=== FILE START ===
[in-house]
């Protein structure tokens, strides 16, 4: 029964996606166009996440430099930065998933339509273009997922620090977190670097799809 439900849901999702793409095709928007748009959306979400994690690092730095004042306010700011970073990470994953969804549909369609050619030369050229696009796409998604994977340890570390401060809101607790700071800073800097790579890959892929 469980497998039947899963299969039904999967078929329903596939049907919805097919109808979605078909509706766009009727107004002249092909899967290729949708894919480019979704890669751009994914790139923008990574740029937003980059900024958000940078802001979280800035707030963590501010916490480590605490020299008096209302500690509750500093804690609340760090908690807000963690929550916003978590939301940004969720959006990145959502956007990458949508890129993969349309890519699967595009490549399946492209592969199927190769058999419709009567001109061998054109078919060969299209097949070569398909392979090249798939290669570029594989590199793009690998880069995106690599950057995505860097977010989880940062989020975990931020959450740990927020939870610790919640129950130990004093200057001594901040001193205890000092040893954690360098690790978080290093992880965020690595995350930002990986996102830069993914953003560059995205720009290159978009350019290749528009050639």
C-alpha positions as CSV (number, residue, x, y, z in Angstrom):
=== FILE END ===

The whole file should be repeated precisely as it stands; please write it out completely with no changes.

[in-house]
């Protein structure tokens, strides 16, 4: 029964996606166009996440430099930065998933339509273009997922620090977190670097799809 439900849901999702793409095709928007748009959306979400994690690092730095004042306010700011970073990470994953969804549909369609050619030369050229696009796409998604994977340890570390401060809101607790700071800073800097790579890959892929 469980497998039947899963299969039904999967078929329903596939049907919805097919109808979605078909509706766009009727107004002249092909899967290729949708894919480019979704890669751009994914790139923008990574740029937003980059900024958000940078802001979280800035707030963590501010916490480590605490020299008096209302500690509750500093804690609340760090908690807000963690929550916003978590939301940004969720959006990145959502956007990458949508890129993969349309890519699967595009490549399946492209592969199927190769058999419709009567001109061998054109078919060969299209097949070569398909392979090249798939290669570029594989590199793009690998880069995106690599950057995505860097977010989880940062989020975990931020959450740990927020939870610790919640129950130990004093200057001594901040001193205890000092040893954690360098690790978080290093992880965020690595995350930002990986996102830069993914953003560059995205720009290159978009350019290749528009050639």
C-alpha positions as CSV (number, residue, x, y, z in Angstrom):